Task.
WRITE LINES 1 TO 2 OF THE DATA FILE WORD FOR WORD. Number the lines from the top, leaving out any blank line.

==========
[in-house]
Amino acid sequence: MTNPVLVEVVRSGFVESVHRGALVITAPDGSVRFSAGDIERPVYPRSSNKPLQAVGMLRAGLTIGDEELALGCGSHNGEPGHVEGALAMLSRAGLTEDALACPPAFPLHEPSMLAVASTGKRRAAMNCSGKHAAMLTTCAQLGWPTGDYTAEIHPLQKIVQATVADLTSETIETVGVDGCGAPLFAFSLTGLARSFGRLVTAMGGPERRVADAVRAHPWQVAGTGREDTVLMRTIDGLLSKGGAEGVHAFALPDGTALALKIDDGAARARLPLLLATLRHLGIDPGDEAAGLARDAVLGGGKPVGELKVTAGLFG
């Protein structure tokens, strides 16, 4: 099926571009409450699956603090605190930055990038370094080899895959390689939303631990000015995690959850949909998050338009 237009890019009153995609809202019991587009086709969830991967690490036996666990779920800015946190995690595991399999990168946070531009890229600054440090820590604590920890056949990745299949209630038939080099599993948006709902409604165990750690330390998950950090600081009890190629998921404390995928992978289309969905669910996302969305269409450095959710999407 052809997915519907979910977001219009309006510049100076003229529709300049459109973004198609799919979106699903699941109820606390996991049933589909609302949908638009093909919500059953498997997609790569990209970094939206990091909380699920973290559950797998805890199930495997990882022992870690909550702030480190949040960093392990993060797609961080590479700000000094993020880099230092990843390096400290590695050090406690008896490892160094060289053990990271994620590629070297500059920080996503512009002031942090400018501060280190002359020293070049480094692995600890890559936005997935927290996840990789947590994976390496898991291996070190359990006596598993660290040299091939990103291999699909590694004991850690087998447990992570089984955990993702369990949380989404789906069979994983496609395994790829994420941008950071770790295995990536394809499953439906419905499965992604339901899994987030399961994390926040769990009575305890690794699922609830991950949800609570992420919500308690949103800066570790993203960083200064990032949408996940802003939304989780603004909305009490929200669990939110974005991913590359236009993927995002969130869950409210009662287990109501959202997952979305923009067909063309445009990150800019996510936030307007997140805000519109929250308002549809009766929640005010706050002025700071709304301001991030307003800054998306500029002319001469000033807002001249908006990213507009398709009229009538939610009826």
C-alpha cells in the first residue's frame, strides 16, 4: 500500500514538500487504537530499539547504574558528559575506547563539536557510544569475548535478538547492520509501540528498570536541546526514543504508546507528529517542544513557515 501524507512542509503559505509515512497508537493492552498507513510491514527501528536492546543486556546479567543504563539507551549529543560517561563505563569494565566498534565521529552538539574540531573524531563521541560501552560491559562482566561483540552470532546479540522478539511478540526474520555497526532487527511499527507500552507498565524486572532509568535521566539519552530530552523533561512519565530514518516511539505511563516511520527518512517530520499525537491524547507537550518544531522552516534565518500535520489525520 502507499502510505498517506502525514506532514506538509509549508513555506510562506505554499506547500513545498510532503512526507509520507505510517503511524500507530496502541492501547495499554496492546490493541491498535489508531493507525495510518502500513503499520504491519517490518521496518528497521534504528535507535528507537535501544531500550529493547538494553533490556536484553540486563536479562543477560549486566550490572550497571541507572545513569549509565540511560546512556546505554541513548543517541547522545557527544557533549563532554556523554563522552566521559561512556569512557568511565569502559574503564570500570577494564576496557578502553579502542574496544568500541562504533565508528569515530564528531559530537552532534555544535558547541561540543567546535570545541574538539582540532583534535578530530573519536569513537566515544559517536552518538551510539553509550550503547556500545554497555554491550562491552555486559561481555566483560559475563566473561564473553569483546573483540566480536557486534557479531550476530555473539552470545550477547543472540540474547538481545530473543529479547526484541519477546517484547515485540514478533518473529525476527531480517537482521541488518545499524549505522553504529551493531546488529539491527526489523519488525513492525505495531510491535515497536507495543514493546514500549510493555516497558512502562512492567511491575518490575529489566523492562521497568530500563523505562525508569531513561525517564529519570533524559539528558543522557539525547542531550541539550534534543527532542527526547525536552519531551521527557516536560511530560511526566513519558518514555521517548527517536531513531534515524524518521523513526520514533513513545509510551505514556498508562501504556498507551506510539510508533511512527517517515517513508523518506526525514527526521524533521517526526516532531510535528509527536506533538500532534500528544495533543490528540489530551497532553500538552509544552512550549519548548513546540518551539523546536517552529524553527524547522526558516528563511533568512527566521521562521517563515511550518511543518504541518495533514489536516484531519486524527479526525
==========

[in-house]
Amino acid sequence: MTNPVLVEVVRSGFVESVHRGALVITAPDGSVRFSAGDIERPVYPRSSNKPLQAVGMLRAGLTIGDEELALGCGSHNGEPGHVEGALAMLSRAGLTEDALACPPAFPLHEPSMLAVASTGKRRAAMNCSGKHAAMLTTCAQLGWPTGDYTAEIHPLQKIVQATVADLTSETIETVGVDGCGAPLFAFSLTGLARSFGRLVTAMGGPERRVADAVRAHPWQVAGTGREDTVLMRTIDGLLSKGGAEGVHAFALPDGTALALKIDDGAARARLPLLLATLRHLGIDPGDEAAGLARDAVLGGGKPVGELKVTAGLFG